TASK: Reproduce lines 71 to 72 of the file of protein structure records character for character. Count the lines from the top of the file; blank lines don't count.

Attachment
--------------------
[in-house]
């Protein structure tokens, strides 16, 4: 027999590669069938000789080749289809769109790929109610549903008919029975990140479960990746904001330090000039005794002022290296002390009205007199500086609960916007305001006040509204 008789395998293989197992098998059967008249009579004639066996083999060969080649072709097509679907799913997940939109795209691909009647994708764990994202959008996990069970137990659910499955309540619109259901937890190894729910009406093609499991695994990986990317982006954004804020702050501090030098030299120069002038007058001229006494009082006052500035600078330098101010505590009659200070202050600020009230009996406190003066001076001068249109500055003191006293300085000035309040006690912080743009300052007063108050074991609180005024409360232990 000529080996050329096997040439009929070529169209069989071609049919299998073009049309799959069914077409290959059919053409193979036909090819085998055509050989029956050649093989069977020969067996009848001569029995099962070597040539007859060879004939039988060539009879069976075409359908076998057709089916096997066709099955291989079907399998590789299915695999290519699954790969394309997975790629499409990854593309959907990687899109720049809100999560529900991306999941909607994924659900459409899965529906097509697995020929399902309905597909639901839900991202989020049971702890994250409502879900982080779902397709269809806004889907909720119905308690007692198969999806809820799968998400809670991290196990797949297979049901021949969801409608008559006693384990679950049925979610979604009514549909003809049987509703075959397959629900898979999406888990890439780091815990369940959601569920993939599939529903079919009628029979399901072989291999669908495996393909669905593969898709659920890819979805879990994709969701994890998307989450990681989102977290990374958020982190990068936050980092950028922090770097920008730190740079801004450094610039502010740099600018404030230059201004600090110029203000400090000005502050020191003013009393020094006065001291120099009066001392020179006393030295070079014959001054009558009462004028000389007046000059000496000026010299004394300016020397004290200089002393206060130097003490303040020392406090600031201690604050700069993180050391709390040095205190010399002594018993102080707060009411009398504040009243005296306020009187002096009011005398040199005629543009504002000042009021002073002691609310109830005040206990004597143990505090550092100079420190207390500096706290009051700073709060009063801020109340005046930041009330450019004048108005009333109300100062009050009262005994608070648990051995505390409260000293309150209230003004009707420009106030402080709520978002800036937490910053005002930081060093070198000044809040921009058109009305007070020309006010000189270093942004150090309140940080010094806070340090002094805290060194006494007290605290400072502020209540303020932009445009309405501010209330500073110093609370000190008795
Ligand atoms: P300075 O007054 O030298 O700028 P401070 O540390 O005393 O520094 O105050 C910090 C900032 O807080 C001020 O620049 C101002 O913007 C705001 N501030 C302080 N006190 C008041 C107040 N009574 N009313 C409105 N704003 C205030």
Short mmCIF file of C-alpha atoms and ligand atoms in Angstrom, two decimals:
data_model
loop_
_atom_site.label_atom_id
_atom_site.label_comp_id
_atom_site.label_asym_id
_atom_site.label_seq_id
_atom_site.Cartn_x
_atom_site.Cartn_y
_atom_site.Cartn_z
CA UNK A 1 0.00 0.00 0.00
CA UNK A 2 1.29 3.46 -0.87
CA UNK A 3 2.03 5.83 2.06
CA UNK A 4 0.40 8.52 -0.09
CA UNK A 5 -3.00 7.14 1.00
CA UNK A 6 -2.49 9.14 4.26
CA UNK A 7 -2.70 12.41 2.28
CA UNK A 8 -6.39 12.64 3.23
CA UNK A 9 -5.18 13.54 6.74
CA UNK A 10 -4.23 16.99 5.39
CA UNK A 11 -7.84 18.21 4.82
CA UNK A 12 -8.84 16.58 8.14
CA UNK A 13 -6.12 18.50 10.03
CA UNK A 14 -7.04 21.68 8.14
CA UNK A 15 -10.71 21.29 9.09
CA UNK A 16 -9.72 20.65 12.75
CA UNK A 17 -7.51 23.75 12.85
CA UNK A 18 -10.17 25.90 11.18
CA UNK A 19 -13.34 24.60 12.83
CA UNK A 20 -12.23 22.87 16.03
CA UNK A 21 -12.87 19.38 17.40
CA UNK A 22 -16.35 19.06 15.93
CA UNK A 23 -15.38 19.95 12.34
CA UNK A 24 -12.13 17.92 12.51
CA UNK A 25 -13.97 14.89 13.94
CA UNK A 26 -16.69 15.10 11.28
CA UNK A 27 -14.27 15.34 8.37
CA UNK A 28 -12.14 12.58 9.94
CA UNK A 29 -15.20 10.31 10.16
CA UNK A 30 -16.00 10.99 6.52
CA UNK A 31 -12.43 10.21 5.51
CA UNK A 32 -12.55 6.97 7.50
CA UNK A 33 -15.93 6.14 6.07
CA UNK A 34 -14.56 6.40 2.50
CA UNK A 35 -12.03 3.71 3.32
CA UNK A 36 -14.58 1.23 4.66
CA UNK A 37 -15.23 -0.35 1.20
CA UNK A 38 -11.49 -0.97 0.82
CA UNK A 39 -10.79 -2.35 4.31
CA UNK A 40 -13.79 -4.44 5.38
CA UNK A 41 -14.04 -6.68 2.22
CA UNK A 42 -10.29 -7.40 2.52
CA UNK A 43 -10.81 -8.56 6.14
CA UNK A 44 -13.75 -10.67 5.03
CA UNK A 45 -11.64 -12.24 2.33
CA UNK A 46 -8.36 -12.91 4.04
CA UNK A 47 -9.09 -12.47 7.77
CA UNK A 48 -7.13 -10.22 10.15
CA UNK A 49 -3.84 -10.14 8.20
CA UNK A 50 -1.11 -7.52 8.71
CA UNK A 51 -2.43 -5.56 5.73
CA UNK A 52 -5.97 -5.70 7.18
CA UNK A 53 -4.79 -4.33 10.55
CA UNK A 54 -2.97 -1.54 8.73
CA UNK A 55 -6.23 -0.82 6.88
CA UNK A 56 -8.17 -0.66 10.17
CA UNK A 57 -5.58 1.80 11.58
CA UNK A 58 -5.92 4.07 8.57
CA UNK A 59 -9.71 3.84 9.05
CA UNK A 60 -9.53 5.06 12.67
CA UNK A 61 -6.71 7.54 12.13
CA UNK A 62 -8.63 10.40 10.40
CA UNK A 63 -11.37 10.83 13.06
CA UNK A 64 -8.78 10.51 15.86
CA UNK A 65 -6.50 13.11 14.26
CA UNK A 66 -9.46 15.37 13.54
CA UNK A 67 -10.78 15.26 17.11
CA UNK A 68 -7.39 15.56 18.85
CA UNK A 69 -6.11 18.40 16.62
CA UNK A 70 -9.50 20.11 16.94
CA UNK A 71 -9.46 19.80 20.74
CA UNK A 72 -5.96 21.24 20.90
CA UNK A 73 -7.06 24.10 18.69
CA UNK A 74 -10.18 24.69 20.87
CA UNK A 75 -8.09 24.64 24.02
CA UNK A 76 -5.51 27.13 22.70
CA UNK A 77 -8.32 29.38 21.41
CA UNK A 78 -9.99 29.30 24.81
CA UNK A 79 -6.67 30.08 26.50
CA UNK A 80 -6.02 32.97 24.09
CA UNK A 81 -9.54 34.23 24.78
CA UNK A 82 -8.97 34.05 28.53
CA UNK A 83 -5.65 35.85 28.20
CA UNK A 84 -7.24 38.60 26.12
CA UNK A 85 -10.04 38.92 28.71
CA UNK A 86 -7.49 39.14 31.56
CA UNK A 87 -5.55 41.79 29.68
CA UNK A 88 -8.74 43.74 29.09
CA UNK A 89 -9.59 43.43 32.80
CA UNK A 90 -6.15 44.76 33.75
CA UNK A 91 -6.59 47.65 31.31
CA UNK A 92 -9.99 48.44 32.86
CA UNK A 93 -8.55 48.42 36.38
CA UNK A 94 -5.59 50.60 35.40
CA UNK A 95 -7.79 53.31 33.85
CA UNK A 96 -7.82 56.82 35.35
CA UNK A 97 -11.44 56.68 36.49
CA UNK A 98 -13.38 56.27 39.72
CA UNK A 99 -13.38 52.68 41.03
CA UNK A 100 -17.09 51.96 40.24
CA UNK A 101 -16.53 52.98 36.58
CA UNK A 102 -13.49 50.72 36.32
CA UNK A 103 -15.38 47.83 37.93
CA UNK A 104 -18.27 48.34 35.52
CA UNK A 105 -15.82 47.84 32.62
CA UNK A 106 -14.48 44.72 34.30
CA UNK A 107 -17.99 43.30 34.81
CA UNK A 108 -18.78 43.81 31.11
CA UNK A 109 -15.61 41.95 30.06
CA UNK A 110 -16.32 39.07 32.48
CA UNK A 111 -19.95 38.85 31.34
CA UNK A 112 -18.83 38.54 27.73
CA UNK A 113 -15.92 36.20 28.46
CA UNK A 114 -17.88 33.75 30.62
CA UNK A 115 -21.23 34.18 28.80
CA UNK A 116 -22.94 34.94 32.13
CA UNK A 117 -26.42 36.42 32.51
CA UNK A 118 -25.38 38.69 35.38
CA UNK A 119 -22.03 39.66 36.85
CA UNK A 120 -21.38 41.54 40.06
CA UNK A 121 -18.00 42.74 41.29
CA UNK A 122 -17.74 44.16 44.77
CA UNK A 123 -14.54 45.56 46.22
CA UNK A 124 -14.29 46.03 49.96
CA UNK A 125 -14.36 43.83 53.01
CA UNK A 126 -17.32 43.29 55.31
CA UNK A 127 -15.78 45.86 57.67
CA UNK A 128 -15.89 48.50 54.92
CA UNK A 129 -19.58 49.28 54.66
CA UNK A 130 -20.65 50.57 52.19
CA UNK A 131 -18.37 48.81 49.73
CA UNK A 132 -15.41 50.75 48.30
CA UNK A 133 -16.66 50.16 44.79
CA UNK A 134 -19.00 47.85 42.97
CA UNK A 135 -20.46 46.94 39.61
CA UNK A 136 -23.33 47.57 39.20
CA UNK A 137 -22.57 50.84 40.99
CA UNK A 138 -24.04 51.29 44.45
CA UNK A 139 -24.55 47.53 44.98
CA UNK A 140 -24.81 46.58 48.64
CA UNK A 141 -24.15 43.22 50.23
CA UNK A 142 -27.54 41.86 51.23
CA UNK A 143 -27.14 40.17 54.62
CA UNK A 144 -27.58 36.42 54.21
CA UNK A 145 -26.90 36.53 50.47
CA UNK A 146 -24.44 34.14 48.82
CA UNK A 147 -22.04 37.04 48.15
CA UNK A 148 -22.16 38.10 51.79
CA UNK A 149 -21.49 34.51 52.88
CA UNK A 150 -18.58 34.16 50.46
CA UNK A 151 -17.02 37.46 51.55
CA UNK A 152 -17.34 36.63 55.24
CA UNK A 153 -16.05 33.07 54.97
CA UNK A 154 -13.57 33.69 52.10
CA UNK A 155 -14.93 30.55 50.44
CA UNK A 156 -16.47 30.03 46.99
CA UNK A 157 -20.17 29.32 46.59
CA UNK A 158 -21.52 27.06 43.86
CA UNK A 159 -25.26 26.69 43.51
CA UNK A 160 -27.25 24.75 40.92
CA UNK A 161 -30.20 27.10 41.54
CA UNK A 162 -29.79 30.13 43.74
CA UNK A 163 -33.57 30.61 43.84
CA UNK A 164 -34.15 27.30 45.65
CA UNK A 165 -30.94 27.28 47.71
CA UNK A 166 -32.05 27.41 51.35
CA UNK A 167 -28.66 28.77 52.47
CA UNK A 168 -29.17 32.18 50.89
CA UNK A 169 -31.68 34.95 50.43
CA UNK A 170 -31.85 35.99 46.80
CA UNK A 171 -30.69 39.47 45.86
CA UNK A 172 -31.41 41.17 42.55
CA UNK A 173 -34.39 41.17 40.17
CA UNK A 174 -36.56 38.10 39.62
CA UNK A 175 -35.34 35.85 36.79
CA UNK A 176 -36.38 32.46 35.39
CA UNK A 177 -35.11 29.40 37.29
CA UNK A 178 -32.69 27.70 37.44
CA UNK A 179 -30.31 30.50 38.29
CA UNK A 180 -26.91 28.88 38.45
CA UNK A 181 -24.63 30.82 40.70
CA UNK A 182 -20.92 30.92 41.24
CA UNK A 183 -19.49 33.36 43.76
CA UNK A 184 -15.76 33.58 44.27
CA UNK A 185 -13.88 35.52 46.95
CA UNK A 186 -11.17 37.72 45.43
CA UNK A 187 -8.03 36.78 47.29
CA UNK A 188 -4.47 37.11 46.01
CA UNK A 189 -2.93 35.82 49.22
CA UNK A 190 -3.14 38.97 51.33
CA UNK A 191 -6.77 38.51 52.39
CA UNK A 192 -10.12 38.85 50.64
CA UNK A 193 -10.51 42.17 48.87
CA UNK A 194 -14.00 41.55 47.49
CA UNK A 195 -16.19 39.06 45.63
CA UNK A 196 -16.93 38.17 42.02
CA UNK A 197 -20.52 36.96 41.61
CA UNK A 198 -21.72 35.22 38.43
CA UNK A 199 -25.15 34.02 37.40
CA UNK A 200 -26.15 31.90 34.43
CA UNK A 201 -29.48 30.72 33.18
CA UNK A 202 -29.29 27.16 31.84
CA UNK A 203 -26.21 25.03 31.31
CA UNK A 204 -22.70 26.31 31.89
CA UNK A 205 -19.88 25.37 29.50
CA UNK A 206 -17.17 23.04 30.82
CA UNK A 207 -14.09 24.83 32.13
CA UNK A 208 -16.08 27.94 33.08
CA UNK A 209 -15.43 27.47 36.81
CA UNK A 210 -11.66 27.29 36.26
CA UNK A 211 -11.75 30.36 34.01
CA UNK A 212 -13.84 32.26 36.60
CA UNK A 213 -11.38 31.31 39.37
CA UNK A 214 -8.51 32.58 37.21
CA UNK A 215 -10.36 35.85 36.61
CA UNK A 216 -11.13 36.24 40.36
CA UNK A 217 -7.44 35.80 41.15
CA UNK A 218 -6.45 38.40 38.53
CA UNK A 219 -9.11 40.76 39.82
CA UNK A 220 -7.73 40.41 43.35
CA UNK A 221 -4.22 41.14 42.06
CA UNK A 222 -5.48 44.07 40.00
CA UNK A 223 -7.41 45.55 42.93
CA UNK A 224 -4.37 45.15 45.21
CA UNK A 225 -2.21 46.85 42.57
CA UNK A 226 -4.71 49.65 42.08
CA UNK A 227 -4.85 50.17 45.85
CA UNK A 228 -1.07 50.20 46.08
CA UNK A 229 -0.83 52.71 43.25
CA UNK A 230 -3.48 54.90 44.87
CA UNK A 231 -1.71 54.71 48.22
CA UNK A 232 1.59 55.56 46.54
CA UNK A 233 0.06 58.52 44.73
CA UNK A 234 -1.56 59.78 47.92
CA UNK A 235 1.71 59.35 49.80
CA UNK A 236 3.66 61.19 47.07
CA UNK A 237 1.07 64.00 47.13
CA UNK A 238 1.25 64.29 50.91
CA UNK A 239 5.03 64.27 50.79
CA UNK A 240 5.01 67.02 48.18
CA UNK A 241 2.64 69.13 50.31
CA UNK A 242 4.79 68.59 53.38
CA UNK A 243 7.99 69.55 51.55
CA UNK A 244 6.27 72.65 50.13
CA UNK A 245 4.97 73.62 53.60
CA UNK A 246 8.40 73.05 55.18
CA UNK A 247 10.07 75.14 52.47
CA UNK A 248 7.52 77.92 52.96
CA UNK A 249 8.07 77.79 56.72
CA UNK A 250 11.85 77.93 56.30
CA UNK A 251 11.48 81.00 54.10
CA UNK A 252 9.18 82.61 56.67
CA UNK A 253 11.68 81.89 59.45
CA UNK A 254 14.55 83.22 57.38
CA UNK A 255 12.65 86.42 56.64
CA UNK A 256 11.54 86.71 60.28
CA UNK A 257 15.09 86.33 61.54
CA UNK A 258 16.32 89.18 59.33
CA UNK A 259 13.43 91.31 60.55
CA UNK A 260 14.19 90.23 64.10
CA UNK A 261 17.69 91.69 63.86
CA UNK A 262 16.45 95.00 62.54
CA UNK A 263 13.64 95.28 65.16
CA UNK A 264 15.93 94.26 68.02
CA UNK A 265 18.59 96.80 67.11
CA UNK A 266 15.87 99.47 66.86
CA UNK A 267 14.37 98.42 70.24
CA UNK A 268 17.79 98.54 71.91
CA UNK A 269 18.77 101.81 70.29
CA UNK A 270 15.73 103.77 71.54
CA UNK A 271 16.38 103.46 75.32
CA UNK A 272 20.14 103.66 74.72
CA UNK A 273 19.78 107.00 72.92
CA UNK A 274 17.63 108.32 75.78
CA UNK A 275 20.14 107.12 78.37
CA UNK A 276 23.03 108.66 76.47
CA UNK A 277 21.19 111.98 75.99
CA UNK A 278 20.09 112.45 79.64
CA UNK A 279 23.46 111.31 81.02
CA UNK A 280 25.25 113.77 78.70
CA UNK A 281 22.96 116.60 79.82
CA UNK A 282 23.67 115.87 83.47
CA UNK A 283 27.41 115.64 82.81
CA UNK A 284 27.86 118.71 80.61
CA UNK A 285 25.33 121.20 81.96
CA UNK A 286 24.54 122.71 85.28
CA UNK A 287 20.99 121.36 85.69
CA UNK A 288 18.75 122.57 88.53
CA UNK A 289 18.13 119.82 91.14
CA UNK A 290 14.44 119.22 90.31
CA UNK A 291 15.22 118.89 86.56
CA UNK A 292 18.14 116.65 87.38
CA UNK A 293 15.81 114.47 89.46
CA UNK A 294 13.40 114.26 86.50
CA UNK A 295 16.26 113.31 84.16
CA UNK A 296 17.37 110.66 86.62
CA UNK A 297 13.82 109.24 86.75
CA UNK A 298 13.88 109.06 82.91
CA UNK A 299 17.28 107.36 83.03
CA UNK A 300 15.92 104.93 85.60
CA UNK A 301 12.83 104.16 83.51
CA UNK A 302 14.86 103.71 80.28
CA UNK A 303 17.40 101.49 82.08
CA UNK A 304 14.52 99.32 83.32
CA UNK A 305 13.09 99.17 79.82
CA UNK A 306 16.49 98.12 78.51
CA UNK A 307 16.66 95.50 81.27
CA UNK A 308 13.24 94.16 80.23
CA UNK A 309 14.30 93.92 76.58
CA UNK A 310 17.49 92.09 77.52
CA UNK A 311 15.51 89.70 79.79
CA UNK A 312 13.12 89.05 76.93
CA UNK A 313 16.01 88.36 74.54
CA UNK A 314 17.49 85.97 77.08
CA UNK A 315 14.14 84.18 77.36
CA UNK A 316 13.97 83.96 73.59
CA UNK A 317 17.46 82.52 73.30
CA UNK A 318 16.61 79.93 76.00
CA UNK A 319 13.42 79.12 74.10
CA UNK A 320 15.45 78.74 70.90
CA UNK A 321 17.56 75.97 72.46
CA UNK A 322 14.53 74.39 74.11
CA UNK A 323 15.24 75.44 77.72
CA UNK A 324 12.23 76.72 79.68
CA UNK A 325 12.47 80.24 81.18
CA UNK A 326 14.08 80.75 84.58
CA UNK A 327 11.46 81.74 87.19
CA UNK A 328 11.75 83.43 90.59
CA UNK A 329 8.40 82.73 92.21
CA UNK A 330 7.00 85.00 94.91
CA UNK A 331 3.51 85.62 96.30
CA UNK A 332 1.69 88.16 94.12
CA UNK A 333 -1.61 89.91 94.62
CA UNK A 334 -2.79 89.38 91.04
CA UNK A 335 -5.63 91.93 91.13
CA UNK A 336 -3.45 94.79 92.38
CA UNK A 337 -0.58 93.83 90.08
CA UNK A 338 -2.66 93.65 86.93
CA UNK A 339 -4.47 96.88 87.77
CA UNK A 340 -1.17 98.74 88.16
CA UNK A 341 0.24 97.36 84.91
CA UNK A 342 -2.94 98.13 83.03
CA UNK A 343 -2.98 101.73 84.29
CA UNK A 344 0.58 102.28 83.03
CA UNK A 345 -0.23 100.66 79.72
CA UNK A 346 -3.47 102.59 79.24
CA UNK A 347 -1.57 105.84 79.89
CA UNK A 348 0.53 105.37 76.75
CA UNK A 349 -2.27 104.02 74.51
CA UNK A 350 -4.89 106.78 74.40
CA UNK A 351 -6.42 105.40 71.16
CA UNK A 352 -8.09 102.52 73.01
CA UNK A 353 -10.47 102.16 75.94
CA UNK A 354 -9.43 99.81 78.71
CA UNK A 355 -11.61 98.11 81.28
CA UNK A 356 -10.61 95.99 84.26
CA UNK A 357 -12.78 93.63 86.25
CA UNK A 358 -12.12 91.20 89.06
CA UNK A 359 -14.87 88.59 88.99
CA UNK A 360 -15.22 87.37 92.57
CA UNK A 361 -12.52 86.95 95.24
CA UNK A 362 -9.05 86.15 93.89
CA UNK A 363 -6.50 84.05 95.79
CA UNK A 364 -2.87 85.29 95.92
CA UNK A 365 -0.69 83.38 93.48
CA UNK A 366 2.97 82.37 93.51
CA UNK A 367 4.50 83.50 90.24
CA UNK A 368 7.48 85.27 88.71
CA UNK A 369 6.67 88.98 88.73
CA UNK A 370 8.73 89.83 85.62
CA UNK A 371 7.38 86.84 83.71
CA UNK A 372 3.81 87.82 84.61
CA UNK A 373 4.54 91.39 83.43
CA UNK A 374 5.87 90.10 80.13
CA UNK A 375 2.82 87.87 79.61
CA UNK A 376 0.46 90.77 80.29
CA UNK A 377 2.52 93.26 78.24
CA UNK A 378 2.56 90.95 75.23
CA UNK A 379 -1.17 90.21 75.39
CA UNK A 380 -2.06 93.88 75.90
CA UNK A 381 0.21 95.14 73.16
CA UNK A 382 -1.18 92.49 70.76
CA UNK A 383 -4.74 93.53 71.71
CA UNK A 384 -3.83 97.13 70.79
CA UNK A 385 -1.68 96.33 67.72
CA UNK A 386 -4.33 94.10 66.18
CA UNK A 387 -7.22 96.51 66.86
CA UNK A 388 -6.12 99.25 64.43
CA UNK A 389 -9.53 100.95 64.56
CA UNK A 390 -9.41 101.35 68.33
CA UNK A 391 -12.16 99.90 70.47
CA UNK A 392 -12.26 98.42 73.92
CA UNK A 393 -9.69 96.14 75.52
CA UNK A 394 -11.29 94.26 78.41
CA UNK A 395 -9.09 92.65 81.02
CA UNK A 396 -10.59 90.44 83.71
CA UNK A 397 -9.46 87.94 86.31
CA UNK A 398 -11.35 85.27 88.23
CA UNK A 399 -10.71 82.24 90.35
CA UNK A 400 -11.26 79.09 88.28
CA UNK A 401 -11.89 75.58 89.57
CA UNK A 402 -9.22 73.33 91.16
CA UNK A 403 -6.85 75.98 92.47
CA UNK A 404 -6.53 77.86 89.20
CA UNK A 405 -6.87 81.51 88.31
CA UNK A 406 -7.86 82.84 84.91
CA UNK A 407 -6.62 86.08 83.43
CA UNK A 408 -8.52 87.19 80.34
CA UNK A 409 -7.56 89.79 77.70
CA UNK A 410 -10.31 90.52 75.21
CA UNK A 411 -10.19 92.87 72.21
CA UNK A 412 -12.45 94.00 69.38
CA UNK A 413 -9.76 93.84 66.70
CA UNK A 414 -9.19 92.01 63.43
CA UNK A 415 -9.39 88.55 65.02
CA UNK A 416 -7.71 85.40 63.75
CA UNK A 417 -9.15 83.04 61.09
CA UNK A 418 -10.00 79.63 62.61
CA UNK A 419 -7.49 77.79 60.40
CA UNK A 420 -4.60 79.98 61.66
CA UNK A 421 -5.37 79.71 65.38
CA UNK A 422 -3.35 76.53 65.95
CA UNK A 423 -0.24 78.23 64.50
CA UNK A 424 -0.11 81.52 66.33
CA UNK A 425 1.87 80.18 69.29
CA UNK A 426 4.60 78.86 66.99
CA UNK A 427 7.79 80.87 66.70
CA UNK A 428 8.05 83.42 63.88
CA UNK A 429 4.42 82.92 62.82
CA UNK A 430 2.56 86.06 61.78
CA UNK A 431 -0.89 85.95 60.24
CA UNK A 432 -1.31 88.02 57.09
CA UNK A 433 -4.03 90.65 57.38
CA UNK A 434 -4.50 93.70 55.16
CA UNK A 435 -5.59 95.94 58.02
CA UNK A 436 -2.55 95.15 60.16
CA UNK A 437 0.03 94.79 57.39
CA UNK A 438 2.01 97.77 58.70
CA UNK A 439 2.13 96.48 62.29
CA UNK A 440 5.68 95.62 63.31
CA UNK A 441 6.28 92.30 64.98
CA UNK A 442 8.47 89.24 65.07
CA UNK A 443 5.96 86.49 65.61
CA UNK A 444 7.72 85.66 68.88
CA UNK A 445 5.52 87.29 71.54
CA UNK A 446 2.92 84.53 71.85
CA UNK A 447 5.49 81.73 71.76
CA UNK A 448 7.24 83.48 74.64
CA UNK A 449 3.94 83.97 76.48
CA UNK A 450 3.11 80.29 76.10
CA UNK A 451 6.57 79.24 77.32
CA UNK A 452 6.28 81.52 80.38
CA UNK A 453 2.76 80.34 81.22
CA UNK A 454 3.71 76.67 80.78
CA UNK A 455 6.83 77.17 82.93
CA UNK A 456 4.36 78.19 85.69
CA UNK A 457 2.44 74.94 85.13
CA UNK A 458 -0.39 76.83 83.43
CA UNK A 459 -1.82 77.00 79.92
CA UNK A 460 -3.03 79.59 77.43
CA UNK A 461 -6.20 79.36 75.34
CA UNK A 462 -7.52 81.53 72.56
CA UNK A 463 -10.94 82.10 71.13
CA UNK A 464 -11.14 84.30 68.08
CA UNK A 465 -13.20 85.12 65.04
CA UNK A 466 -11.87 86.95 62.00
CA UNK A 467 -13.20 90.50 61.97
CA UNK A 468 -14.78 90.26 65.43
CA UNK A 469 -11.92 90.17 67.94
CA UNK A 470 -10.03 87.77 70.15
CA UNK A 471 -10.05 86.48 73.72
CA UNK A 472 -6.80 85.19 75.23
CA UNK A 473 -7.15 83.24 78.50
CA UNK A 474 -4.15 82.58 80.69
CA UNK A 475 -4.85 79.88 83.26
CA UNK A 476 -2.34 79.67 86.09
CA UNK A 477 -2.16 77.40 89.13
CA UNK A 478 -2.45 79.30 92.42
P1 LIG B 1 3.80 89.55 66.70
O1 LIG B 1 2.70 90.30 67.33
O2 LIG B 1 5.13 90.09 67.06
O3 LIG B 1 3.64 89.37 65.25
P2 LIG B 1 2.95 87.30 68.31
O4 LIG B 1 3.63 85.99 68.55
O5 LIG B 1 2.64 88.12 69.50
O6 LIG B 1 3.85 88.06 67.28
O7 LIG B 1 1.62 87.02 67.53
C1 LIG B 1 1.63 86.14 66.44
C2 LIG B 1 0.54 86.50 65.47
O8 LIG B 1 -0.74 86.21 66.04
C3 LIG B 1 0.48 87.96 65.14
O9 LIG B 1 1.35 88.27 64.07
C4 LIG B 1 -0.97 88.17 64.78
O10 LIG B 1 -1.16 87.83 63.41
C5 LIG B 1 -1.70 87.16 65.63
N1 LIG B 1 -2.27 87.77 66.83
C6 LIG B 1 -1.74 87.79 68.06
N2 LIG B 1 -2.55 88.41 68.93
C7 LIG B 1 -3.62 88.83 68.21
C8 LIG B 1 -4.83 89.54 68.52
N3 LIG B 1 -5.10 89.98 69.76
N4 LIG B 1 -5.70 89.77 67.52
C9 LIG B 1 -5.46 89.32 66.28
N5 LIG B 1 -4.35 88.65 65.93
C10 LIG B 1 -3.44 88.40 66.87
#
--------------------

CA UNK A 58 -5.92 4.07 8.57
CA UNK A 59 -9.71 3.84 9.05